Geoffrey SandersCasper Senior Vice President, Growth
Geoffrey Sanders is Senior Vice President of Growth at Casper. He joined Casper in July 2018.
Geoff leads the team responsible for customer acquisition and retention efforts spanning all paid media, on-site conversion, and CRM strategy and execution. Geoff also manages the North America eCommerce P&L.
Prior to joining Casper, Geoff was VP of Growth & Customer Marketing at Betterment. He led the team responsible for all performance marketing across the customer lifecycle: acquisition, site optimization, onboarding, engagement, and retention. Geoff joined Betterment in November 2016.
Prior to joining Betterment, Geoff was VP of Digital Marketing, CRM & Loyalty for Gilt and Gilt City, and before that, spent almost 10 years in Citi’s U.S. Consumer businesses, where he held a number of marketing roles across traditional and digital channels. Geoff also worked in marketing at Gillette, in corporate strategy and marketing at Capital One, and in strategy consulting at Mitchell Madison Group and Sapient.
Geoff received Bachelor of Science degrees in Economics and Biology from the Massachusetts Institute of Technology, and an MBA from the Kellogg School of Management at Northwestern University.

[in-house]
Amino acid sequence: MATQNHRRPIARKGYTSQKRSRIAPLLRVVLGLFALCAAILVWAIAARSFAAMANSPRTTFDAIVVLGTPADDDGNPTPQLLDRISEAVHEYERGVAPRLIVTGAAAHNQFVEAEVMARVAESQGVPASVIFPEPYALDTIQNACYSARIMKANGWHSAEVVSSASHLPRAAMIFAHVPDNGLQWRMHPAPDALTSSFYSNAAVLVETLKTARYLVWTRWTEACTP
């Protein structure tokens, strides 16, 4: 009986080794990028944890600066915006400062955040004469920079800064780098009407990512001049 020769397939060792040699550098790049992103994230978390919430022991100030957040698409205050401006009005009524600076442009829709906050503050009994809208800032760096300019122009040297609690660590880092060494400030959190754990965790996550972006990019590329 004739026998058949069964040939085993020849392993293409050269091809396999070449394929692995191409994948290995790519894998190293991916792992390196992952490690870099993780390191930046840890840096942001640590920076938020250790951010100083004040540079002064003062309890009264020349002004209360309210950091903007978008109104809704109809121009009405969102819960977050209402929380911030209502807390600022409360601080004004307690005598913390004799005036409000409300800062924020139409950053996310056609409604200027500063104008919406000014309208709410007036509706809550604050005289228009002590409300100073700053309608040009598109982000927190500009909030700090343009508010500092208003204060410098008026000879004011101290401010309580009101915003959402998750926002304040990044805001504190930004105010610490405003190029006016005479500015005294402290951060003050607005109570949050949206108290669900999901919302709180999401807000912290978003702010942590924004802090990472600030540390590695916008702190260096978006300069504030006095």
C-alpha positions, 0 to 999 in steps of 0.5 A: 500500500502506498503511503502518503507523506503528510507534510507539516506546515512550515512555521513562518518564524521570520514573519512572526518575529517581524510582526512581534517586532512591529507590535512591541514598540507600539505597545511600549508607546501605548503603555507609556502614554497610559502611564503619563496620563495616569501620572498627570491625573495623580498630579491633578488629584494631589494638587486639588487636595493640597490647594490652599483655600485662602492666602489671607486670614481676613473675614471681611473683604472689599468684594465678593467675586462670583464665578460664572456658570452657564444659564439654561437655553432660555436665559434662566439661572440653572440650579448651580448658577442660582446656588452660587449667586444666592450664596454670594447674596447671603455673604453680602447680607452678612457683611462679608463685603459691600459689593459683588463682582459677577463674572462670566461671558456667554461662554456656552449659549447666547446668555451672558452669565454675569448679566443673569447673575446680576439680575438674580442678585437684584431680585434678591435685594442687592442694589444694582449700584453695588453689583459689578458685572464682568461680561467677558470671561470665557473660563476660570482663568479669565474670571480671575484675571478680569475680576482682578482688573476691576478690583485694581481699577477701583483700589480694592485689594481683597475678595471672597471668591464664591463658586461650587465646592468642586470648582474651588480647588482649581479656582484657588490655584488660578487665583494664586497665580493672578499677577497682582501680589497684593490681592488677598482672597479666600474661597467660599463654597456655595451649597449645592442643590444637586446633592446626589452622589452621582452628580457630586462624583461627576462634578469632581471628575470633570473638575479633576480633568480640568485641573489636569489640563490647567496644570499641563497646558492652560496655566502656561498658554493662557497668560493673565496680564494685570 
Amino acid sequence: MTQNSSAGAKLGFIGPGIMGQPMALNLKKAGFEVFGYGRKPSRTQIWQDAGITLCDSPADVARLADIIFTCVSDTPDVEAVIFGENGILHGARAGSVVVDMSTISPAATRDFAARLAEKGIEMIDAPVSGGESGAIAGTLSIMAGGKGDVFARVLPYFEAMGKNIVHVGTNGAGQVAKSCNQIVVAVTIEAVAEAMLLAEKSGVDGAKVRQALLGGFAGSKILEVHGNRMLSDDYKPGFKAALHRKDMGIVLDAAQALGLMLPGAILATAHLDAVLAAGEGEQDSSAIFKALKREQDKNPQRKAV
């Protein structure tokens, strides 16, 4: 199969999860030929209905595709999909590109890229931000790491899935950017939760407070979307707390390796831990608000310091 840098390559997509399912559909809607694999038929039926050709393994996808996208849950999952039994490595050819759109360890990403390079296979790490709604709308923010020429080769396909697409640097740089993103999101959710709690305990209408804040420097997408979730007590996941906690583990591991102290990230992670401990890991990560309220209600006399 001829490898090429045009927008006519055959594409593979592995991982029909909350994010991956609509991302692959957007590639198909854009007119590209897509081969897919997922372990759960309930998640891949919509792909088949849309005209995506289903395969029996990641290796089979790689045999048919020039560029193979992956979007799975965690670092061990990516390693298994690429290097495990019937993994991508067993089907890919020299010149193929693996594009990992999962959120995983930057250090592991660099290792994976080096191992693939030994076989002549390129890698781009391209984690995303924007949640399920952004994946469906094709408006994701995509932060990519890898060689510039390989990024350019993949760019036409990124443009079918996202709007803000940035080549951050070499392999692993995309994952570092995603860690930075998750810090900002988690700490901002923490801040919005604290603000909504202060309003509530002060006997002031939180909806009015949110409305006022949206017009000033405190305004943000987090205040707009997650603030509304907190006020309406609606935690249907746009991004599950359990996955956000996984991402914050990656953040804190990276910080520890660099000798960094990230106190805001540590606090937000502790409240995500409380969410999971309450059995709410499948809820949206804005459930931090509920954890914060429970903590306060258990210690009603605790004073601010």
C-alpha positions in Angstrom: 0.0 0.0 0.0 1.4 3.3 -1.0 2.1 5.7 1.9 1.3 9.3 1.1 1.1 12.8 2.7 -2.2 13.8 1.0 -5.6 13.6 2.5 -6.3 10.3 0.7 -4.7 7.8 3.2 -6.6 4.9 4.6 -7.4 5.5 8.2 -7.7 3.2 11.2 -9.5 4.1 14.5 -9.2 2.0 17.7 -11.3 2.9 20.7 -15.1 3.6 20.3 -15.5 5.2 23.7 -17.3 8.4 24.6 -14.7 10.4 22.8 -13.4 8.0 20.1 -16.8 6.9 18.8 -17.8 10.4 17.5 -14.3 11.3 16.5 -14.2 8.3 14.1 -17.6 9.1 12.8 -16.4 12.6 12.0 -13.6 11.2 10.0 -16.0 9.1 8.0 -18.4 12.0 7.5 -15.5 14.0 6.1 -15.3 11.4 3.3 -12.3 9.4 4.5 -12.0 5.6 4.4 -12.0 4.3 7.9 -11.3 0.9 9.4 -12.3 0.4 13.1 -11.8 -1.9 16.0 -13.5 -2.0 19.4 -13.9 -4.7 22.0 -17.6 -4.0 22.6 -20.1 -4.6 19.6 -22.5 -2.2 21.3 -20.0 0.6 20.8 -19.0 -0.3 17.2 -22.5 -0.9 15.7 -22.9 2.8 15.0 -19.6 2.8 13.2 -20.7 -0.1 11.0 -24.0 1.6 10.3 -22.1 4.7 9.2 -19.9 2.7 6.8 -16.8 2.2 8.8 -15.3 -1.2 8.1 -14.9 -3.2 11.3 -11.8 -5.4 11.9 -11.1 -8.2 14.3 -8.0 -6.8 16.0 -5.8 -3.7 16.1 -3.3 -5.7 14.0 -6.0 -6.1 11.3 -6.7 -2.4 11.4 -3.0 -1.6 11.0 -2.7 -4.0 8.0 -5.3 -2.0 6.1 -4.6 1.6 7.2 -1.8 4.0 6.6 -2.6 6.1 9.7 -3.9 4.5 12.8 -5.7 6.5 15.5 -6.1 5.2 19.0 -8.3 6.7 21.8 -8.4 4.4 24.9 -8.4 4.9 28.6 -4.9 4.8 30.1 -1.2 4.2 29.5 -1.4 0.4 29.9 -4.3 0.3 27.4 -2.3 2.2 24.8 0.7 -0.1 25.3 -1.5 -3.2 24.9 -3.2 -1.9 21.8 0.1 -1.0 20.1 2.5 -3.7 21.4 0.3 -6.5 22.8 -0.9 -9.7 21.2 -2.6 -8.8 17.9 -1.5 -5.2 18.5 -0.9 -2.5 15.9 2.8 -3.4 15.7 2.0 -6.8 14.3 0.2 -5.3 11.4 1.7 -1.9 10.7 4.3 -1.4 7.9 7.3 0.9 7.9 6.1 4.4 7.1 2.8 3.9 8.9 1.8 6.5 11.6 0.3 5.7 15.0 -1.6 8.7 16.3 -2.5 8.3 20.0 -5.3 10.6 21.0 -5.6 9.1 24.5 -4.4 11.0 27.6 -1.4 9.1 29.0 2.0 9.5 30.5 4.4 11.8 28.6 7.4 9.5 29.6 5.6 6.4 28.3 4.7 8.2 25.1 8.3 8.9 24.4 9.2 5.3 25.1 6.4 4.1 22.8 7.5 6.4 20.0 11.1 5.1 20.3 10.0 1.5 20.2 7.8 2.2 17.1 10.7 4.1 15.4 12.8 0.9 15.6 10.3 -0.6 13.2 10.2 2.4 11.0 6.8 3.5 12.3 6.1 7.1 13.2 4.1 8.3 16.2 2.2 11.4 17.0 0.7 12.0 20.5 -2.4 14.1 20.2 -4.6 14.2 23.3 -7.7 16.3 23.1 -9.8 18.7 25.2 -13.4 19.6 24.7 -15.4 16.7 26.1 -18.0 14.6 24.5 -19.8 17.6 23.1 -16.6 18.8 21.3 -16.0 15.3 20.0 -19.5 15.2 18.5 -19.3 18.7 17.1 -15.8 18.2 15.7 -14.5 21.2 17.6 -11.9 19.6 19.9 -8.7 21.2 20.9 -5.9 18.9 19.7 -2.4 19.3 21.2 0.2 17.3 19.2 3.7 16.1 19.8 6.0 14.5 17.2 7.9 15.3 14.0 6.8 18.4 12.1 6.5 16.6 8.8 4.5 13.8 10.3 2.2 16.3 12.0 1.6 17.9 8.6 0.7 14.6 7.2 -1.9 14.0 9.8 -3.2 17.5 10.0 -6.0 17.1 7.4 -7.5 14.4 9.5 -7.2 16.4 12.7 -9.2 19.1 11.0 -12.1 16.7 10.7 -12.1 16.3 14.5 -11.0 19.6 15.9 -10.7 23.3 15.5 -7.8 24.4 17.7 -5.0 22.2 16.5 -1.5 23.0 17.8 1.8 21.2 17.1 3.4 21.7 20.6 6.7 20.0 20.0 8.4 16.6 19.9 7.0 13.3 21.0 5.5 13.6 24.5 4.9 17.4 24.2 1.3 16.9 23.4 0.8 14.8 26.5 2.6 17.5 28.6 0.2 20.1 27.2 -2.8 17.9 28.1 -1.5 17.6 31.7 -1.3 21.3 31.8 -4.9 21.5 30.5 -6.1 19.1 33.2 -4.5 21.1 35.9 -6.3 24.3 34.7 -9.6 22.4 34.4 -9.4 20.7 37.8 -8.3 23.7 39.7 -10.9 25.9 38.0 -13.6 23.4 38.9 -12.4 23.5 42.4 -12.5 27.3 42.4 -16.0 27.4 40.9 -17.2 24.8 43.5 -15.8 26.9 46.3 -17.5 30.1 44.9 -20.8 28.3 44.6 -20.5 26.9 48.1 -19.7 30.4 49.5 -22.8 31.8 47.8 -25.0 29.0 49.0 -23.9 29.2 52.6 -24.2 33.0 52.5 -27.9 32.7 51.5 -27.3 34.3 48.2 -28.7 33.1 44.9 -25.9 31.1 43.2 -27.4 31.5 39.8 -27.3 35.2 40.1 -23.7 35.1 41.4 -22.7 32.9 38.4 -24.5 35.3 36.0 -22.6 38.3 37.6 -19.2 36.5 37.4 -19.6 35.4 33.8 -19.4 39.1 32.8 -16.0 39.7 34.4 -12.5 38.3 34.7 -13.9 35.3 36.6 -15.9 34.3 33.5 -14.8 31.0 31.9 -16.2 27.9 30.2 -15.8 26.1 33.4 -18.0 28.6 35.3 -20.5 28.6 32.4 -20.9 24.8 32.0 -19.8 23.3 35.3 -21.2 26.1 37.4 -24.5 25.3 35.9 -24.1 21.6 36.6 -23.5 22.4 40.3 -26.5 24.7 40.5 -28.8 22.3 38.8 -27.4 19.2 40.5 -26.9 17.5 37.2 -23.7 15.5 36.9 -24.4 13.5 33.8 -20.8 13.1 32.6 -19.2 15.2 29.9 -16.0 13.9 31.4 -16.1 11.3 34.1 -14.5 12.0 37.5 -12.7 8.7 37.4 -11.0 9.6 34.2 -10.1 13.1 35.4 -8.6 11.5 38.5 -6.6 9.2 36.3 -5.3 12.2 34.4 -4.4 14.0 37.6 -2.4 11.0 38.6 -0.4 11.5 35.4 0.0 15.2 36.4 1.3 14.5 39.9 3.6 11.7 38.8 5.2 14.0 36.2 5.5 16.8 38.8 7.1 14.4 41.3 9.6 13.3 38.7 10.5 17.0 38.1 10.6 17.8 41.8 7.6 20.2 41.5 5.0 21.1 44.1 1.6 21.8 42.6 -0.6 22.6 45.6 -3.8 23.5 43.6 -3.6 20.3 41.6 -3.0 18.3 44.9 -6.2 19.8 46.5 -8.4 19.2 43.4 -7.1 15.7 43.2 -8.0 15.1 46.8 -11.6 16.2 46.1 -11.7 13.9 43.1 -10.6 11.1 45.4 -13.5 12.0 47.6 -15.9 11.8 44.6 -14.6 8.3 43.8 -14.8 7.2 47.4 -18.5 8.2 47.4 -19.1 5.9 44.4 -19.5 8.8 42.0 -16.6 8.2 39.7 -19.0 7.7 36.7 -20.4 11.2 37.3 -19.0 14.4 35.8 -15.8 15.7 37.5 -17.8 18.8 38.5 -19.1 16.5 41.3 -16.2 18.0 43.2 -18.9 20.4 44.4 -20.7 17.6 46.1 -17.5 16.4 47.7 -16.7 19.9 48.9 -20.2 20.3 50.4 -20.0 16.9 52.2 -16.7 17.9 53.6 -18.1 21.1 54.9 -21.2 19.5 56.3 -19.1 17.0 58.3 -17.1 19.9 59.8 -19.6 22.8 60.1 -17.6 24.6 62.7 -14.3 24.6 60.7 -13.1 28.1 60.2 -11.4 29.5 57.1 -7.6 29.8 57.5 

Geoff is a member of CommerceNext’s Advisory Board, General Assembly’s Marketing Standards Board, and on the board of his condominium.Geoff is a member of CommerceNext’s Advisory Board, General Assembly’s Marketing Standards Board, and on the board of his condominium.
Meet Geoffrey at:
Forecast 2019 – Fighting the Attention Wars
Date/Time: 9:00 AM Consumer attention is as fleeting as it is fragmented, and paths to purchase are as chaotic as they are individual. We ask leading media buyers and brands to reflect on their allocation bets for 2019 and what understanding of consumer attention and decision-making informed them? How have consumer behaviors, brand safety, walled gardens, transparency and the increasing invisibility of advertising shaped their thinking and planning? What has caused them to shift dollars one way or the other? And what course corrections may be necessary by year’s end?